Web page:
The Cost Of An Auto Recall

By Jonas Elmerraji | February 19, 2010 AAA
The Cost Of An Auto Recall

Toyota's much publicized recalls in 2010 have brought up an important question: How much do auto recalls actually affect companies? After all, recalls aren't just on consumers' minds right now - they're at the forefront of investors' minds too. As a result, Toyota's share prices have seen a double-digit decline year-to-date. But is the dip justified, or is it an investor overreaction?

The Truth About Recalls
In general, recalls aren't a big deal - they're actually quite common. Since 1967, the National Highway Traffic Safety Administration has recorded 8,759 safety related and compliance recalls as of March 2008. That's more than 200 recalls every year. (Find out what to consider before taking a ride with stocks from this industry in Analyzing Auto Stocks.)

For the most part, those recalls go unnoticed by investors because they're minor and relatively inexpensive fixes. Occasionally, however, an auto recall becomes a serious issue for an automaker - such has been the case with Toyota.

Toyota's recalls have been a big deal because the defects have been serious enough to cause deaths, the defects affected multiple systems in the vehicles and because the defects affected such a large number of popular vehicles worldwide. But that said, how much could a major recall really affect a company?

Repair Costs
The most direct costs to consider are the financial costs of a recall to the automaker. The most obvious one is the cost of the fix. Obviously, repair costs for a car manufacturer are significantly lower than they would be for consumers given the lower part costs and labor expenses that the automakers enjoy. That usually makes a recall's cost per vehicle relatively low - but far from immaterial.

A major recall that affects a large number of cars can create huge expenses in the aggregate. According to Toyota's Q3 conference call, they have set aside 100 billion yen (approximately $1.12 billion) for these "quality-related expenses" which will be allocated between the third and fourth quarters. (Some products were announced with great hype, only to be pulled from shelves. Find out more in A Year In Product Recalls.)

Legal Costs
Another big cost for a major recall is legal liabilities. With class action lawsuits popping up quickly right now, it's likely that Toyota's legal expenses - and potential damages - will be severe. Luckily for investors, the company carries liability insurance that should bear the brunt of the expense, but it's still unclear just how much the lawsuits could impact share prices.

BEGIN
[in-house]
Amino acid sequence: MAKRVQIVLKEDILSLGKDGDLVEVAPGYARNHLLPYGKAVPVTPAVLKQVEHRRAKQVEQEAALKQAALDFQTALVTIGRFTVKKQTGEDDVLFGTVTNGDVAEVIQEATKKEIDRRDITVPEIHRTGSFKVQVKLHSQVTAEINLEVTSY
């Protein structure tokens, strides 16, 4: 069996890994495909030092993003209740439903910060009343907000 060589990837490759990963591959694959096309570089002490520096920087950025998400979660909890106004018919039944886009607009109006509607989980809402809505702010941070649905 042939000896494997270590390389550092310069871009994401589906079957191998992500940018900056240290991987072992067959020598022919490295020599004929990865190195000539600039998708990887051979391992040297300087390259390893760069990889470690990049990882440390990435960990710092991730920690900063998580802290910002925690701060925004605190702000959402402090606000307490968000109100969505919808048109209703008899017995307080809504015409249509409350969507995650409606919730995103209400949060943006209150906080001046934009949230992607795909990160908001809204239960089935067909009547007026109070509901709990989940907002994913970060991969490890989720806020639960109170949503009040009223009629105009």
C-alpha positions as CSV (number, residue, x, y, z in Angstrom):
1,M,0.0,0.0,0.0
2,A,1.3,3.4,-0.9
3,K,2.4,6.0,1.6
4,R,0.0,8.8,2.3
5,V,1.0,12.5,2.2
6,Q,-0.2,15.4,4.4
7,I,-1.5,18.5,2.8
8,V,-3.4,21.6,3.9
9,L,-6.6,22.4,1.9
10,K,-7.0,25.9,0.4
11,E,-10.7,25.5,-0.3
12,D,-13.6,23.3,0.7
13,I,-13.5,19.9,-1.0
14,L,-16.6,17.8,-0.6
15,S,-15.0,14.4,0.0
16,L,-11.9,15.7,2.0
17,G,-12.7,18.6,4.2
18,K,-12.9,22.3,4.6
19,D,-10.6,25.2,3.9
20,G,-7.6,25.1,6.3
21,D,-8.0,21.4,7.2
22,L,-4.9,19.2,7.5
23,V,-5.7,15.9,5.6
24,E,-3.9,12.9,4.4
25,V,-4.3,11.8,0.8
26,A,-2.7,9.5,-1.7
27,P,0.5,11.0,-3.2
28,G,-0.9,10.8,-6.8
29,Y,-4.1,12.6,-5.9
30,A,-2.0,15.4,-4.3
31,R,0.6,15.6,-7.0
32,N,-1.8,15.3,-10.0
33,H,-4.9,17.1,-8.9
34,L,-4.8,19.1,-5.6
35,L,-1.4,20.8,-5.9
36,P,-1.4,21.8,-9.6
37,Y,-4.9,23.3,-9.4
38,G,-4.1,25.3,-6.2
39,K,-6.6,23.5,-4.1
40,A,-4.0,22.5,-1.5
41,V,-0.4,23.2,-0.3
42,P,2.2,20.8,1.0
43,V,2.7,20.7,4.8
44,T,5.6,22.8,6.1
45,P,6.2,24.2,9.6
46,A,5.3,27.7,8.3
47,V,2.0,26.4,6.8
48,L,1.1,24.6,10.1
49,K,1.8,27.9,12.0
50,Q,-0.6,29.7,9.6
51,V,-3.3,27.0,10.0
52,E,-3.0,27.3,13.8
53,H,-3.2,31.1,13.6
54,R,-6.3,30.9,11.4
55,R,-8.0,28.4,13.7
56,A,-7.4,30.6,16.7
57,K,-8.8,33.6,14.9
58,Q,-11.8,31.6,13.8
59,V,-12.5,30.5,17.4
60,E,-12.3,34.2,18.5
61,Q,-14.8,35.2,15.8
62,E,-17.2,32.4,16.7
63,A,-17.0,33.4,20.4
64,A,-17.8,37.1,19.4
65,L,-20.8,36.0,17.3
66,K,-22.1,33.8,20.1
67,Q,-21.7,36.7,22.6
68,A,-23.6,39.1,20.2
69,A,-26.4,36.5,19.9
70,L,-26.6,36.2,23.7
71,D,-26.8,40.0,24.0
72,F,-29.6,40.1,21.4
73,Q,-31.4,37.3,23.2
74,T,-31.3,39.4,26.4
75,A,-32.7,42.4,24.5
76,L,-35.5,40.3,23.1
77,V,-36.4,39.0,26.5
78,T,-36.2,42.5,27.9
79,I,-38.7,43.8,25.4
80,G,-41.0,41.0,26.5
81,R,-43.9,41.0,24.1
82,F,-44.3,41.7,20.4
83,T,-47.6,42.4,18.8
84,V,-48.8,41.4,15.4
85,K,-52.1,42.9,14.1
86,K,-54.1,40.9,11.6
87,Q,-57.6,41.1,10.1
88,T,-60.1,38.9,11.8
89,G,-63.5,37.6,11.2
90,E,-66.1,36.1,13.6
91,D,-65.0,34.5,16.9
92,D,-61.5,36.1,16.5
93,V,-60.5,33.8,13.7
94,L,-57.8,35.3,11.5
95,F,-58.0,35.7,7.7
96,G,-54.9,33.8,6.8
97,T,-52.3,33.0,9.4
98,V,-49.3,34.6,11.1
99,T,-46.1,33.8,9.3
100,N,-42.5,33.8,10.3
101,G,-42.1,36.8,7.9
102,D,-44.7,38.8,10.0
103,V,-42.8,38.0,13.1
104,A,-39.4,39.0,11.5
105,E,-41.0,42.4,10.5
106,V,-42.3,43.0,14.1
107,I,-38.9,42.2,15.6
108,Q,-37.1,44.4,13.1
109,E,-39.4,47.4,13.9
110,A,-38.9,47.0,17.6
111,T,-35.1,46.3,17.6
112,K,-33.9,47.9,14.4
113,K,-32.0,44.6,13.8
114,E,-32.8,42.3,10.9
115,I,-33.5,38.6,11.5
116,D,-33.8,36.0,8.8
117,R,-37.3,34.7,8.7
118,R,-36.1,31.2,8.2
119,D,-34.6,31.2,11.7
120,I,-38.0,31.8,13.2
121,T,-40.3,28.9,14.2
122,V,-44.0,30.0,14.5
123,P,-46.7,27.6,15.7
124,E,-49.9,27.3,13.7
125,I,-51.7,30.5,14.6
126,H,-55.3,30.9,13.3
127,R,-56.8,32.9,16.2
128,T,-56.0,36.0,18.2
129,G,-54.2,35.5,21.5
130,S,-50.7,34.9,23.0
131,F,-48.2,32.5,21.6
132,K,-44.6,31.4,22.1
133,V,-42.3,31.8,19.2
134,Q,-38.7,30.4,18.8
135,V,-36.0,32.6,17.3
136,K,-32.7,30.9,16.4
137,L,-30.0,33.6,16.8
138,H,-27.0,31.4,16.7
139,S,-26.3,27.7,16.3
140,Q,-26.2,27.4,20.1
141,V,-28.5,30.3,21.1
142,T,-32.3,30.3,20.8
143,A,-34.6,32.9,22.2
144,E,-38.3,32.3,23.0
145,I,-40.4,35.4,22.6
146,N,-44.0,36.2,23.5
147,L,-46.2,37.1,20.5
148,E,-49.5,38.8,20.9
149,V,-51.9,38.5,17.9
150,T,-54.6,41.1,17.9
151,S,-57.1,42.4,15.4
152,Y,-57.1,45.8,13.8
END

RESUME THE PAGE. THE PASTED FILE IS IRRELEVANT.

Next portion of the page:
Finally, the company will have to spend cash to fix the blemishes to its formerly solid image. Worldwide, Toyota has already publicly apologized for its past quality shortcomings through television commercials, print ads, and PR blitzes - each of which carries a hefty price tag.

Image Costs
Automakers also face a number of other, less tangible, expenses. For Toyota, one of the biggest costs will be the blow to its brand - one that the Kelley Blue Book estimates trimmed the value of Toyota vehicles by an extra 3% this year.

That brand damage equates to a serious opportunity cost and lost sales. In the highly competitive auto industry, where manufacturers battle hard to convince consumers to spend significant amounts of money on their products, the blemishes of a recall can be enough to shift fence-sitters, the consumers who are in the middle of making a car buying decision, to the other side.

That translates into significant sales losses - Toyota estimates lost sales at 70 to 80 billion yen (roughly $770 to $880 million) because of the recalls. (It's the key to any market economy, so investors need to learn the measures and how to analyze them in Consumer Confidence: A Killer Statistic.)

Can a Recall Ever Be Good?
But with all of that bad, don't forget that quite a bit of good can come of a recall - if it's executed correctly. One of the most famous examples is Johnson & Johnson's (JNJ) Tylenol recall in 1982 following a series of deaths due to tablets intentionally laced with cyanide. The public applauded the company's quick action to keep them safe - and Johnson & Johnson saw its brand equity improve.

If the public sees a company taking on extra costs to protect consumers – and not just its own sales - the implications can actually be positive. That said, with all of the negative publicity Toyota's recalls have received in 2010, it's nearly impossible for another automaker to announce a major recall without taking a similar blow.

The Bottom Line
Ultimately, whether the decline in Toyota's share price has been justified has yet to be seen - the true effects of the recall won't be known for some time. What is undeniable though is the fact that a major auto recall can have serious consequences for manufacturers; it's something that already troubled car companies will avoid at all costs in 2010.

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